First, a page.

If you liked this article, you might be interested in:
Print this Article (PDF)
Email Article to a Friend
Building a Traditional Tune Repertoire
by Wendy Anthony
(Key of A Mixolydian)
This Mixolydian modal tune is named after a June Apple, which is an early, small, tart apple that ripens in the Spring in southern USA. The tune June Apple is found in the repertoire of both Old Time & Bluegrass players in many parts of North America & has been recorded numerous times over the years, at different speeds, with or without lyrics, using a variety of instruments & styles.
Listen to the June Apple MIDI
- Overview of Tune: June Apple is in the Mixolydian Mode, which has a flatted 7th note (G natural instead of G#), thus, as A-Major has 3 sharps (F#, C# & G#), A-Mixolydian actually has only 2 sharp notes (F# & C#)- A, B, C#, D, E, F#, G, A. The main chords used are A(I) & G(bVII), with one D(IV) in part B. The melody is full of 1/8 notes which can be varied, or even reduced to fewer 1/4 notes, in order to simplify the melody, increase the playing speed or play Old-Time style.
- Chords: The main chord used is identical to the root of the key: A(I), with an additional G(bVII), which is the flatted 7th note characteristic of the Mixolydian mode. Both Parts A & B have the same chord structure, with the exception of the 13th measure of Part B, where a full measure of G(bVII) is replaced by a D(IV) chord.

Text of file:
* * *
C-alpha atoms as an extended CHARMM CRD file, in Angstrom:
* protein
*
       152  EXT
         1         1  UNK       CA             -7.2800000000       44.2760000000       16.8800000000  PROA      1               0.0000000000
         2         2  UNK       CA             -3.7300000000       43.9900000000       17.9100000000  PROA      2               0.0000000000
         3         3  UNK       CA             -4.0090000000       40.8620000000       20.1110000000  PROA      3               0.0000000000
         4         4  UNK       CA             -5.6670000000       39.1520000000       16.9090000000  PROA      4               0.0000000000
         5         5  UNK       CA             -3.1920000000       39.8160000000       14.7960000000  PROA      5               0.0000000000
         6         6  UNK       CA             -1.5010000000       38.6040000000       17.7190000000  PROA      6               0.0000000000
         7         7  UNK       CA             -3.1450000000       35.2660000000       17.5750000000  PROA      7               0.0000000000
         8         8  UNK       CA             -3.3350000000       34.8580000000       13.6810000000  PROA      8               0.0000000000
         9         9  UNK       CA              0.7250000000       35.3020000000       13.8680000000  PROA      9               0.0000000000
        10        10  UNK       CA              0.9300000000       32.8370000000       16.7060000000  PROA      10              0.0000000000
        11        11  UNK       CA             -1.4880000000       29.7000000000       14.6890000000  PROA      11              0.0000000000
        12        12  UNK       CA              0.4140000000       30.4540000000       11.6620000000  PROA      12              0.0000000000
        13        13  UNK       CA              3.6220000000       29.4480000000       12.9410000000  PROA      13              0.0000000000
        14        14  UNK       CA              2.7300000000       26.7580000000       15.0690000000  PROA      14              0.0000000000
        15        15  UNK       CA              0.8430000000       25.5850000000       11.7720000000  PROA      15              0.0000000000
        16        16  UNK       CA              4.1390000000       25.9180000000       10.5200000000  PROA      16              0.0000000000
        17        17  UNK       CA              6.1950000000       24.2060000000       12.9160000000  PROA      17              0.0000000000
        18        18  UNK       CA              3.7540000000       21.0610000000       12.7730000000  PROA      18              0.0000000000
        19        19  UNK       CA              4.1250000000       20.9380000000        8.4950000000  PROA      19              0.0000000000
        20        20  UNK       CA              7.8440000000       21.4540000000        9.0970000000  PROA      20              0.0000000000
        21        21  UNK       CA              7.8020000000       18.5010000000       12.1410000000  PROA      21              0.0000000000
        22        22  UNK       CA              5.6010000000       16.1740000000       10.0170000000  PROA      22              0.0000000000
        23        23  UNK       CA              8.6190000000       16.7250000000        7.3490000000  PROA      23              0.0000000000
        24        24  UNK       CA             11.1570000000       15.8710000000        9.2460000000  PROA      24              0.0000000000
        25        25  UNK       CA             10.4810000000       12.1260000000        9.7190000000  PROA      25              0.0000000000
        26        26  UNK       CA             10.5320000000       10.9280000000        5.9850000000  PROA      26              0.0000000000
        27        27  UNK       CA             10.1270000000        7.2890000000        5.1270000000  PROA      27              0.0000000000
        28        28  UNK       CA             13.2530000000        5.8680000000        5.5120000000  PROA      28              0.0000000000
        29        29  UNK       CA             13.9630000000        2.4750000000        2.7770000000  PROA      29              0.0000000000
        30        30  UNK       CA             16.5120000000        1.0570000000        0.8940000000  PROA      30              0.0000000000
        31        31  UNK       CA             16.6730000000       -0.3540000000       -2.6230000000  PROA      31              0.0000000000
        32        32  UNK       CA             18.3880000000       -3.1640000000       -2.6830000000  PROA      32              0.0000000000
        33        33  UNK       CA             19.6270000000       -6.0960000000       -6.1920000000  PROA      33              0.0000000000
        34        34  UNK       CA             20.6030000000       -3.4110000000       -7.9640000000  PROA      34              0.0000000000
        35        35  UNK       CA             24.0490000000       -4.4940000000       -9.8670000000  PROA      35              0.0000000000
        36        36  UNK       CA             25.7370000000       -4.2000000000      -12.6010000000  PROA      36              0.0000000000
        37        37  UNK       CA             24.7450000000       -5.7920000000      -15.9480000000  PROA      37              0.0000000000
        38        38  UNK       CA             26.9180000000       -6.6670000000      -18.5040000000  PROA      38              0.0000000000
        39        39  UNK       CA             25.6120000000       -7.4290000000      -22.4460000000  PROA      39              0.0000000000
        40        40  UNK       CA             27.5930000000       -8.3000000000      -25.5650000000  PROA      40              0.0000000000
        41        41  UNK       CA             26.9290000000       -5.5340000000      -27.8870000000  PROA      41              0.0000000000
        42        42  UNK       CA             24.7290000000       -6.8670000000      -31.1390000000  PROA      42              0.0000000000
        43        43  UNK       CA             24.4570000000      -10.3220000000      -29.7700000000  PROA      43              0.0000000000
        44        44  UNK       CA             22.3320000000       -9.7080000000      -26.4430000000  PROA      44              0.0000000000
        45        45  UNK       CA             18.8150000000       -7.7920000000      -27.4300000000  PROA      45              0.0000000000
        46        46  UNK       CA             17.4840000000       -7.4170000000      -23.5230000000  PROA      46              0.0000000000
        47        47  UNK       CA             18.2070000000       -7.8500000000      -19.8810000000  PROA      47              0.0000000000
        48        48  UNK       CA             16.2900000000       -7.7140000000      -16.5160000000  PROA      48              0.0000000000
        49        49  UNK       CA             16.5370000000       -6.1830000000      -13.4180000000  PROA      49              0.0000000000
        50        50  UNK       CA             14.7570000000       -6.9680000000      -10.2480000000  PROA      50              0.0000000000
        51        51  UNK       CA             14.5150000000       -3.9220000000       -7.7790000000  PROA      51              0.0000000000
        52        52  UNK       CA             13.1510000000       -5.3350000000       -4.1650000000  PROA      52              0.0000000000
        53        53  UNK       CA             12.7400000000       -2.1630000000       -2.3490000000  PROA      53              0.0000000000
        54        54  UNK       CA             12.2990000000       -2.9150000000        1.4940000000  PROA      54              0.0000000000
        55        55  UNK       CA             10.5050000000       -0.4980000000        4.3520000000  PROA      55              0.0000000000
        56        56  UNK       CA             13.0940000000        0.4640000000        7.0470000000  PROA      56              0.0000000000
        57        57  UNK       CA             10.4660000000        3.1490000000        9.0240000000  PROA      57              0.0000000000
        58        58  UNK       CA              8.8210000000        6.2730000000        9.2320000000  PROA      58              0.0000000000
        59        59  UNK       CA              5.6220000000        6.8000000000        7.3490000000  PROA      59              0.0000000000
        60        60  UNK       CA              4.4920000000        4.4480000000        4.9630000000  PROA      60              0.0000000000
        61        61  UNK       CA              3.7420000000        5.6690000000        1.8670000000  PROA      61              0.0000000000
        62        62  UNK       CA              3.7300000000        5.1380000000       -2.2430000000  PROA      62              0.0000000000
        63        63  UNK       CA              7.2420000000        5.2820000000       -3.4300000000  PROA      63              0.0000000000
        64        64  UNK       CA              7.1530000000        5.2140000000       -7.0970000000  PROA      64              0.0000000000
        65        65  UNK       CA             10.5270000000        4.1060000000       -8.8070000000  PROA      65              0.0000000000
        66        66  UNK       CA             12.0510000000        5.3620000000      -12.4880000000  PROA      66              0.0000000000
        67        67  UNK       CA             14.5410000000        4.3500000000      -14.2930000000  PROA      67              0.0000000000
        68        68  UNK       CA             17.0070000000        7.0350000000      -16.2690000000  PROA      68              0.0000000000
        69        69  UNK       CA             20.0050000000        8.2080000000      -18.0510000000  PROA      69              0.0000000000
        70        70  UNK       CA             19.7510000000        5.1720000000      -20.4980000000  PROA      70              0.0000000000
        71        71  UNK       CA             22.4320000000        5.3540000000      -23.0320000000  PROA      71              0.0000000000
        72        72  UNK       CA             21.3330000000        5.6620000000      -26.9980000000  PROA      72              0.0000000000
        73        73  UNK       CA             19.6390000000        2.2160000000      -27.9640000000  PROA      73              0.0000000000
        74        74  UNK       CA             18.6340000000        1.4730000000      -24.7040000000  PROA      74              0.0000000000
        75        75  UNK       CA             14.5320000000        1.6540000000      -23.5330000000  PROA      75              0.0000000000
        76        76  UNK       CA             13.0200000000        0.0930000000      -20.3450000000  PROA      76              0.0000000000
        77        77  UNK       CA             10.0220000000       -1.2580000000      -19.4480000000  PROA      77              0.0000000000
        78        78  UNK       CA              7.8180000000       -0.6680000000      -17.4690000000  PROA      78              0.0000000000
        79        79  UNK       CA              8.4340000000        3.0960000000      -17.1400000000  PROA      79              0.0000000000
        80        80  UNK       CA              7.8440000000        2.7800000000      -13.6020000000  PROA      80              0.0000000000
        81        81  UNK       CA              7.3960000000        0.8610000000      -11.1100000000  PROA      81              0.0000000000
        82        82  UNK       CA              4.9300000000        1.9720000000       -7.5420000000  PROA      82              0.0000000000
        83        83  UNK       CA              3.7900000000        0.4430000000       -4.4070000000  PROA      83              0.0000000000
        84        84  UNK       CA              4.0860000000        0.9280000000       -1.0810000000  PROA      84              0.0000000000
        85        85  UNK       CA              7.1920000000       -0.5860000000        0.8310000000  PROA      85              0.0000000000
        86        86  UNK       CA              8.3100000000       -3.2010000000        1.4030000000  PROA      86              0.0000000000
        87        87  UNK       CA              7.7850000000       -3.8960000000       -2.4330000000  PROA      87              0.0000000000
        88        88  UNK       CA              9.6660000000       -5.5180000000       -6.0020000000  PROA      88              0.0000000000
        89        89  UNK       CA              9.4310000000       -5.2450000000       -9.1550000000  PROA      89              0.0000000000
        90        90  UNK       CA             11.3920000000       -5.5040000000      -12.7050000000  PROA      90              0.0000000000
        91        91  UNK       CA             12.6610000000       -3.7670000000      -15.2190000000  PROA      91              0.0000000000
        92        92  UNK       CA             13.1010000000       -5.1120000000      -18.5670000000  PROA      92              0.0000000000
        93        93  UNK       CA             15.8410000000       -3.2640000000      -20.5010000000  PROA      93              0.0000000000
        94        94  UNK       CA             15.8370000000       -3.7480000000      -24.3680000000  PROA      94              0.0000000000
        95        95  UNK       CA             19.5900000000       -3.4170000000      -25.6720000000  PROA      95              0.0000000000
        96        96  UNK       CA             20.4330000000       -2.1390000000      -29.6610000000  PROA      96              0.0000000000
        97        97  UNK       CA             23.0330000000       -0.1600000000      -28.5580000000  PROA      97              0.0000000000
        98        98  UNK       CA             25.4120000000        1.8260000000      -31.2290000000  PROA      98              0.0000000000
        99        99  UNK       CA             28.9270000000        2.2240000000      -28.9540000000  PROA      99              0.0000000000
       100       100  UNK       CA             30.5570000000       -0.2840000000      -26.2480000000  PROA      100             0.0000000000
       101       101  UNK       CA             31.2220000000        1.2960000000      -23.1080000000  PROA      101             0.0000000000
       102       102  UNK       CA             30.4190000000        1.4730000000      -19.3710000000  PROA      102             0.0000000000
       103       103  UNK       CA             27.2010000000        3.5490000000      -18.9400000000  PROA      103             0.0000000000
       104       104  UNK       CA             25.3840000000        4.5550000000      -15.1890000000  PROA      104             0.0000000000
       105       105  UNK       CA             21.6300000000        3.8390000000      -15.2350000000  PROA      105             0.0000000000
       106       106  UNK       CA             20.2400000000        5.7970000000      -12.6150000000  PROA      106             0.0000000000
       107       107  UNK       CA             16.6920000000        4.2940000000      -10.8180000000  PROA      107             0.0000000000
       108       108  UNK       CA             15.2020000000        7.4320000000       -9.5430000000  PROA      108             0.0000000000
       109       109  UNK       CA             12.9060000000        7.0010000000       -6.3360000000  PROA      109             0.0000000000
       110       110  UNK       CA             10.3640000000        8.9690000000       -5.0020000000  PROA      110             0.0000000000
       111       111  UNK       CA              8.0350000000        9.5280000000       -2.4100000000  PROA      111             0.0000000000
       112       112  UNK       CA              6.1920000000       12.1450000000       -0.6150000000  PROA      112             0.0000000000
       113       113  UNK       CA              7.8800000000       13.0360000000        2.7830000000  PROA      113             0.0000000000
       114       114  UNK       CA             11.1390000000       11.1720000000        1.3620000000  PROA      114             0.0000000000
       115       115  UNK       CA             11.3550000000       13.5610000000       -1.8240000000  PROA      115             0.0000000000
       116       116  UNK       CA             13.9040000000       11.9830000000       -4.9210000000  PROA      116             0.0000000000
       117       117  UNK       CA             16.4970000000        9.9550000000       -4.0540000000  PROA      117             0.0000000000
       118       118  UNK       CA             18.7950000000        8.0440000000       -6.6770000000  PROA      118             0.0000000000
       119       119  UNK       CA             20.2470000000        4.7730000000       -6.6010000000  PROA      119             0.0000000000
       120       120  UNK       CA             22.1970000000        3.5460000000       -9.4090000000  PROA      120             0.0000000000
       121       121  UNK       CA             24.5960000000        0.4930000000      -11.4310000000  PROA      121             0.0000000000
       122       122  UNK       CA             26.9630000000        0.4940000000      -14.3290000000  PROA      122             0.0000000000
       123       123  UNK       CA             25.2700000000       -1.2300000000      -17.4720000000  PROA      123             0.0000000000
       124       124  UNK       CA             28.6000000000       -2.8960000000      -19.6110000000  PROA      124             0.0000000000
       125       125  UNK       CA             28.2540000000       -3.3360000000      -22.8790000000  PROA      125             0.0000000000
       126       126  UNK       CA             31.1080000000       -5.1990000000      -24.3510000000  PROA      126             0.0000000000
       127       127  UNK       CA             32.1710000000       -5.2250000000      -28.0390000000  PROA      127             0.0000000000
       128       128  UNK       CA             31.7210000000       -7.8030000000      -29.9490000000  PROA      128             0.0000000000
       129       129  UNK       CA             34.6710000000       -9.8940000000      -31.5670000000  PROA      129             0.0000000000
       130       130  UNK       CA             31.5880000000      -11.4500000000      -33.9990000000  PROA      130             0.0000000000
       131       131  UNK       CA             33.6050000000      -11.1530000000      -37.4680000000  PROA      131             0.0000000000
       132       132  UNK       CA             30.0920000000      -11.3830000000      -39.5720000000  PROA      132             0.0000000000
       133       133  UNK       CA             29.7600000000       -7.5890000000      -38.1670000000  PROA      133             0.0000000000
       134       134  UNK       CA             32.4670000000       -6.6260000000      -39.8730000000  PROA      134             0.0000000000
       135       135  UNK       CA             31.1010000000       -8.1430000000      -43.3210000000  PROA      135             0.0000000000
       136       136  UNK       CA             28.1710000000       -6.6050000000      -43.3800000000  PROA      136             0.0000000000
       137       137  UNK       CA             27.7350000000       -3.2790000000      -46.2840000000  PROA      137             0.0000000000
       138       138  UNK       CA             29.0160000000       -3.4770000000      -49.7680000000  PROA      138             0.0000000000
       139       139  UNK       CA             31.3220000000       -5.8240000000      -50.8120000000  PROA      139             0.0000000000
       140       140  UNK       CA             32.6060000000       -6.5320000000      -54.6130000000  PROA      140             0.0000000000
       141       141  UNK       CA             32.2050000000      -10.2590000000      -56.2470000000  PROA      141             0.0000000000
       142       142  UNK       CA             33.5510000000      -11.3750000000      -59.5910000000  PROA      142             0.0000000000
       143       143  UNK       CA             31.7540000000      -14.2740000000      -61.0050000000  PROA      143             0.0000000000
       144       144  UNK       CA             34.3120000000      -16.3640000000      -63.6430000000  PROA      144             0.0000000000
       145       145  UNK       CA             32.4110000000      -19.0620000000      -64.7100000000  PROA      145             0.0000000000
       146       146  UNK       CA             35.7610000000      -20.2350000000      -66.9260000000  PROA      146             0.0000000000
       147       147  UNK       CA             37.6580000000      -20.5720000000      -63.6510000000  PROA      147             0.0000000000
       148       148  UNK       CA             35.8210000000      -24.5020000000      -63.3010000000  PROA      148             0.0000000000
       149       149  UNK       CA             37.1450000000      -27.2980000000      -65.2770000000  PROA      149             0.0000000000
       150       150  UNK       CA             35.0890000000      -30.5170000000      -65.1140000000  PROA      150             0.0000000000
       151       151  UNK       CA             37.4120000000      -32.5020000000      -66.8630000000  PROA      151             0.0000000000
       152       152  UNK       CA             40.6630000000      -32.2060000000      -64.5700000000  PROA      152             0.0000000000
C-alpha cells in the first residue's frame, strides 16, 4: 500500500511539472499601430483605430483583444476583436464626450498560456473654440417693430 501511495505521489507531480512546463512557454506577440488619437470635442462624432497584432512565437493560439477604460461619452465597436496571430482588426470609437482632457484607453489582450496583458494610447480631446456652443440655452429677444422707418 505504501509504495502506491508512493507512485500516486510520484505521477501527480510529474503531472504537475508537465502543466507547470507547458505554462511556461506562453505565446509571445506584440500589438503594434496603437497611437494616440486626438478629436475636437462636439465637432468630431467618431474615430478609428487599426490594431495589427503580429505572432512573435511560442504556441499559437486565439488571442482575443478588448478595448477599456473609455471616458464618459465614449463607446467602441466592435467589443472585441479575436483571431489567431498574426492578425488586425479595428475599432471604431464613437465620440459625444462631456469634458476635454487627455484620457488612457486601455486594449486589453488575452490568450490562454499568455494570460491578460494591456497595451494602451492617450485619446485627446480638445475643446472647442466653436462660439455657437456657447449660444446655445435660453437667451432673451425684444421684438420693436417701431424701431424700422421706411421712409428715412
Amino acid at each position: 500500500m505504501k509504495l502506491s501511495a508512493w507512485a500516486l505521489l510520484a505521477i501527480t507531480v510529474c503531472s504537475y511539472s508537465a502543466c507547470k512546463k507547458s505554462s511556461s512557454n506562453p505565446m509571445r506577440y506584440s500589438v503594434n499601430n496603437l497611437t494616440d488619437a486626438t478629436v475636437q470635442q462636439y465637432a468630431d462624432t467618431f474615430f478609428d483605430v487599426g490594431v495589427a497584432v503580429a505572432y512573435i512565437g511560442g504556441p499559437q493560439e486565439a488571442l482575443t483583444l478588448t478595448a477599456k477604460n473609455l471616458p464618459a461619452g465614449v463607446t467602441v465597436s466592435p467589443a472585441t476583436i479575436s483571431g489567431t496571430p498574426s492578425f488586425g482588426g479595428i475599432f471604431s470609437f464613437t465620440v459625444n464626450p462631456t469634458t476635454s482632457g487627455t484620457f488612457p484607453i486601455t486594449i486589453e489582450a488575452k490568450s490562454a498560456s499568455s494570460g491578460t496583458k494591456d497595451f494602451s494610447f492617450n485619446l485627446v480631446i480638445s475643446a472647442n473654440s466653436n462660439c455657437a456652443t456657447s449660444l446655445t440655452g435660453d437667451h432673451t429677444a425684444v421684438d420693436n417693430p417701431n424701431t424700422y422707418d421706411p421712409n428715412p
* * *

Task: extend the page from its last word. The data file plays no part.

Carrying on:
Part A ||: A | A | G | G | A | A | G | A :||
Part B ||: A | A | G | D | A | A | G | A :||
- Pick Strokes: Pick all 1/4 notes with Downstrokes & all paired 1/8 notes with Down/Upstrokes. To produce an interesting variety to the tone of your playing, change the dynamics by placing a slight pick stroke emphasis on each of the high notes on the E strings, (A-5th fret in Measures 1,2,5,6, & G-3rd fret in Measures 3,4) while gradually increasing the volume (crescendo) as you play up towards the note, & decreasing volume (decrescendo) as you play down away from the note.
- Intro: Begin the tune with a note in an introductory measure just before the first measure.
- Simple Version: Using more 1/4 notes & less 1/8 notes results in a simpler version, which highlights the basic melody.
The lyrics are sung during Part B. Many versions of lyrics are sung to this tune, borrowing from verses of other songs like Cindy or Shady Grove, though they all seem to start with a similar first verse, with a slight variation of who passes by.
Wish I was a June Apple,
Hanging on a tree,
Everytime my true love [a pretty girl] passed,
She'd [He'd] take a bite of me.